1996 Chevrolet Lumina
Where plain vanilla is a virtue.by Bob Markovich
If mid-size sedans sold on looks alone, conservatively styled favorites like Honda's Accord, Toyota's Camry and Ford's last-generation Taurus probably wouldn't have made it into so many driveways. All three compete with the Chevrolet Lumina in the largest, highest-volume hunk of the U.S. car market. It's a place where success is measured less on animal attraction than it is on the inner virtues of space and comfort at an attractive price. And in that sense, Chevy's Lumina rates as one of the most successful mid-size sedans of all.
Consider these specs: At just $16,895 (including a standard $540 destination charge) to start, the front-drive Lumina comes with over 100 cubic feet of passenger space, a beefy V-6 and a four-speed automatic. That's about $100 less than a smaller four-cylinder Accord with an automatic, and some $300 south of a basic Camry with a five-speed you shift yourself. It's also more than $1000 less than Ford's new entry-level Taurus G. Yet the Lumina offers similar overall space and standard equipment, along with an extra 15 hp over the standard Taurus V-6.
Except for three new color choices, the 1996 Lumina looks just like the redesigned '95 version. The four-door Lumina also shares its chassis, its hardware and most of its body panels with Chevy's sportier Monte Carlo coupe, which starts at $17,225. True to its family-sedan mission, however, the Lumina is taller, for added head room, and has rear doors that stretch way back over the wheels to make getting in and out easier.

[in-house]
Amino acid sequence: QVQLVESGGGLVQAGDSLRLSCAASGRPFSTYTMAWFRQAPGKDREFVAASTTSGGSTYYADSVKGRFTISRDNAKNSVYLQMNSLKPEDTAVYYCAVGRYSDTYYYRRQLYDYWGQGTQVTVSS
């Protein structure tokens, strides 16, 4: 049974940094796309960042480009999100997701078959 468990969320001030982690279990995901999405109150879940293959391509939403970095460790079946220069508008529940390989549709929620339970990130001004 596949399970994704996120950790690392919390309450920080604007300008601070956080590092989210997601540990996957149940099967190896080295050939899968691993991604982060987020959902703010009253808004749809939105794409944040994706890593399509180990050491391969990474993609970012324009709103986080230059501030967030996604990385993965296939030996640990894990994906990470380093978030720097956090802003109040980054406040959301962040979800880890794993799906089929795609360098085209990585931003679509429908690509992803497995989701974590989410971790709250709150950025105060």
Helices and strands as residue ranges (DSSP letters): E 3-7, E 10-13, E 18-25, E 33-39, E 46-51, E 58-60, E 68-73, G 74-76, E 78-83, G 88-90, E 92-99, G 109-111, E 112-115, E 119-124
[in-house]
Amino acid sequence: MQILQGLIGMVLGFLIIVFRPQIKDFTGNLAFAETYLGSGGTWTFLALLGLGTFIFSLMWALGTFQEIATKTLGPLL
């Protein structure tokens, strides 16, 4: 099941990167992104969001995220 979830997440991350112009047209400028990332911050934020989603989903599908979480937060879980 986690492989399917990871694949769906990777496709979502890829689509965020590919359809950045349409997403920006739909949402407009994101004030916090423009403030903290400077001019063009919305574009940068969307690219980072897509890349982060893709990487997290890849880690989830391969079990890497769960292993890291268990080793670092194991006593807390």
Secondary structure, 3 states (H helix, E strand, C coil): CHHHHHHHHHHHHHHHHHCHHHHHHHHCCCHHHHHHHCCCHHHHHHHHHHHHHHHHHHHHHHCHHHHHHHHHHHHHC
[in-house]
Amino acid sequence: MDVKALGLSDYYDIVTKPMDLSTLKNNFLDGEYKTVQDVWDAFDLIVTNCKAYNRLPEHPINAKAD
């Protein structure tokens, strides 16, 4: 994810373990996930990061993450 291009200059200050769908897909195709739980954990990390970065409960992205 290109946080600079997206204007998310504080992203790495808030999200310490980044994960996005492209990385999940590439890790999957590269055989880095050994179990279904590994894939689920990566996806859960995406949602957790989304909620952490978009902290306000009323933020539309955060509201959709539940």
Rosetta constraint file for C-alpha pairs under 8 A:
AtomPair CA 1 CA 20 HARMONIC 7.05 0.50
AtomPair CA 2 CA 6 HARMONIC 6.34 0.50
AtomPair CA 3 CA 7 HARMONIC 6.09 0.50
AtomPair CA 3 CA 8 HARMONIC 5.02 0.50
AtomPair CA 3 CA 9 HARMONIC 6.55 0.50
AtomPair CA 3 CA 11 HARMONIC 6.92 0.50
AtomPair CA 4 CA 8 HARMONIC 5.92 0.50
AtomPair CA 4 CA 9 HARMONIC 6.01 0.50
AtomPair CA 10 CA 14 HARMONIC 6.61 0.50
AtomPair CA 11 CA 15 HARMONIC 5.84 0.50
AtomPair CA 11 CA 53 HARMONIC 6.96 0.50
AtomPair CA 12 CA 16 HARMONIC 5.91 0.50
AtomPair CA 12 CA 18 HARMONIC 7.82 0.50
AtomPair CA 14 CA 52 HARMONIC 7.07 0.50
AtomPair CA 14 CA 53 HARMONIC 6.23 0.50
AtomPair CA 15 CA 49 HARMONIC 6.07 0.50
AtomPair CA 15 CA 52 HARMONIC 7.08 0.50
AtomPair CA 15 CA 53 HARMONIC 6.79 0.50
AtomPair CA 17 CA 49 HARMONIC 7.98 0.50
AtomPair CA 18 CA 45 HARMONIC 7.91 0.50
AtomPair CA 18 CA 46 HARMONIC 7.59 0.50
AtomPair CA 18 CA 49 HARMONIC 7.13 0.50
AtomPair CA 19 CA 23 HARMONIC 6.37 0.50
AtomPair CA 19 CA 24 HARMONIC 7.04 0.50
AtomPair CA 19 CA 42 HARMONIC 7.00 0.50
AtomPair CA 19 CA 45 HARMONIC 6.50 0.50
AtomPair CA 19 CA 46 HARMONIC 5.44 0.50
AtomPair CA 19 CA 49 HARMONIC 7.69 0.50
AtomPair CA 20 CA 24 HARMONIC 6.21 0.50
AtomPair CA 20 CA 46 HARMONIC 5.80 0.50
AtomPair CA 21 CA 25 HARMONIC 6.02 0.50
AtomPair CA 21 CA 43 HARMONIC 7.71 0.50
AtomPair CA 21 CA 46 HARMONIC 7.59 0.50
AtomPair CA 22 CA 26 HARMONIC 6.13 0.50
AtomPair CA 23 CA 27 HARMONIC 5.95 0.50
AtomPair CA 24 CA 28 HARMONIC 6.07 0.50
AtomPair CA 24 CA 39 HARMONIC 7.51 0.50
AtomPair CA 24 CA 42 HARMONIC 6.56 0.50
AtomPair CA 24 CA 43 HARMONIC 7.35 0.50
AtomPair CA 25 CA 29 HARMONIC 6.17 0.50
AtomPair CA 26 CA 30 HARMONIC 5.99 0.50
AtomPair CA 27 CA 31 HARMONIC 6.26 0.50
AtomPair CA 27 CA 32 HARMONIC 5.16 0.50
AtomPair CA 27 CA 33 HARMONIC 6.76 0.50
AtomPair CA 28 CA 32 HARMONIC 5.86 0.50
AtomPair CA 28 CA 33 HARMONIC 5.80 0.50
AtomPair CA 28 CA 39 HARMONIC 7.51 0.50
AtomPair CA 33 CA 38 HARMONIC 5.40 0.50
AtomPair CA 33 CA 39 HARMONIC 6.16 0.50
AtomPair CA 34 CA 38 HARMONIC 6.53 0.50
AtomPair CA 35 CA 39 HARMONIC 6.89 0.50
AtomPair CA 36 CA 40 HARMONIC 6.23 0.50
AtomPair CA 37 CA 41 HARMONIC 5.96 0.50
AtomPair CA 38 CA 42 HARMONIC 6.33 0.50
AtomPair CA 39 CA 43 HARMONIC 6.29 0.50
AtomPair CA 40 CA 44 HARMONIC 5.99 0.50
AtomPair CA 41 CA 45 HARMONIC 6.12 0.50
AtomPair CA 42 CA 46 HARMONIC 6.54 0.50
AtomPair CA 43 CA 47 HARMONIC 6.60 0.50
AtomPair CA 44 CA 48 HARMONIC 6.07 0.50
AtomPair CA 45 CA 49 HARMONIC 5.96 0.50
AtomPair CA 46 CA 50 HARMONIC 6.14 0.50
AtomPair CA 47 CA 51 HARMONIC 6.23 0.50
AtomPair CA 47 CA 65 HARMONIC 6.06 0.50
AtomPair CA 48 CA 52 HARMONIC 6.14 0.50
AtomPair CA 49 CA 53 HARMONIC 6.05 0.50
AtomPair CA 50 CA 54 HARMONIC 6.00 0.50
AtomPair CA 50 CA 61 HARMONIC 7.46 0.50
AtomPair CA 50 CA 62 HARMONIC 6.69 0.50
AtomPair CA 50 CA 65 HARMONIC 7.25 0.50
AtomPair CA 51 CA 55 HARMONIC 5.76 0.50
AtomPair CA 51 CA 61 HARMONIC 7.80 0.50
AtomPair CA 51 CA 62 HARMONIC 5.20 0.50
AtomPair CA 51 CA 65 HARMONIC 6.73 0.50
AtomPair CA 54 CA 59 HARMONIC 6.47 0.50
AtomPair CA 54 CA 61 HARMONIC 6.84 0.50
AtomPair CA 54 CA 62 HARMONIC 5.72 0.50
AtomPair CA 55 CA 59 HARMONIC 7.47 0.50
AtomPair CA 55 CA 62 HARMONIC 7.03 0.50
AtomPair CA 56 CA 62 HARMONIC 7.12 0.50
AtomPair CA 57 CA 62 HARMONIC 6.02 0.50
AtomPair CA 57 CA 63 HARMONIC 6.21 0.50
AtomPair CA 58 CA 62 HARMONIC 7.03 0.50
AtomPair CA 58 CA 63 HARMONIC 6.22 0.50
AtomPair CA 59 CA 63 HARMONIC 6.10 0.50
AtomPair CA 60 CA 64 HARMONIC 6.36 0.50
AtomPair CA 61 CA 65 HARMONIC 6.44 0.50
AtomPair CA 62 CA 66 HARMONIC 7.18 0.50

Like its high-volume competitors, the Lumina breaks no new ground in styling. Its semi-jellybean shape looks as subdued as Newt Gingrich's gray flannel suit next to the new Taurus and even the three-year-old Dodge Intrepid. But like a good suit that's comfy on the inside, the Lumina's low beltline and rear deck help drivers face the world outside, view the landscape and maneuver into tight spots without undue neck-stretching.
Trim options are also suitably basic and uncomplicated. There's the base Lumina Sedan, which includes air conditioning, power locks, intermittent wipers and a raft of other accessories. Then there's the LS, which adds such key items as power windows and mirrors, antilock brakes and a cassette radio.